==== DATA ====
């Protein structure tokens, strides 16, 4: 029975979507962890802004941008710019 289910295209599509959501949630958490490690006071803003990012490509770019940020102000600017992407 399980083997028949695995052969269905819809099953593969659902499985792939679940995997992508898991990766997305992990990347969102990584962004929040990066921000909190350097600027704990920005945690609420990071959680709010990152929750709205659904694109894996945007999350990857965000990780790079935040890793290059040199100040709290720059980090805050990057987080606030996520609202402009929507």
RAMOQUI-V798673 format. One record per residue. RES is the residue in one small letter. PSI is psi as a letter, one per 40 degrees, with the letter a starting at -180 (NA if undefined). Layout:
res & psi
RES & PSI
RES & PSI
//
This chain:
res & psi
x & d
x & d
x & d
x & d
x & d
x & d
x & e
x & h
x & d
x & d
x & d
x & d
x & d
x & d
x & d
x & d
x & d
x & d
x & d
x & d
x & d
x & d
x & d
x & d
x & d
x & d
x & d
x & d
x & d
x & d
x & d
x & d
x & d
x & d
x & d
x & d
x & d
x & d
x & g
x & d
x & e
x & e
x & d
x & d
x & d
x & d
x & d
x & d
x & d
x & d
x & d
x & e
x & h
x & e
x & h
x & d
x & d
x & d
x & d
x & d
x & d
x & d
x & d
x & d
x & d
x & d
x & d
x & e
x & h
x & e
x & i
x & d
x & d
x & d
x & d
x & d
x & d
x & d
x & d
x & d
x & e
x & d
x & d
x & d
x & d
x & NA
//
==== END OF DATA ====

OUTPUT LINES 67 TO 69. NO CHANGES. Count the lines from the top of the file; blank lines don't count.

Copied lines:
x & d
x & d
x & d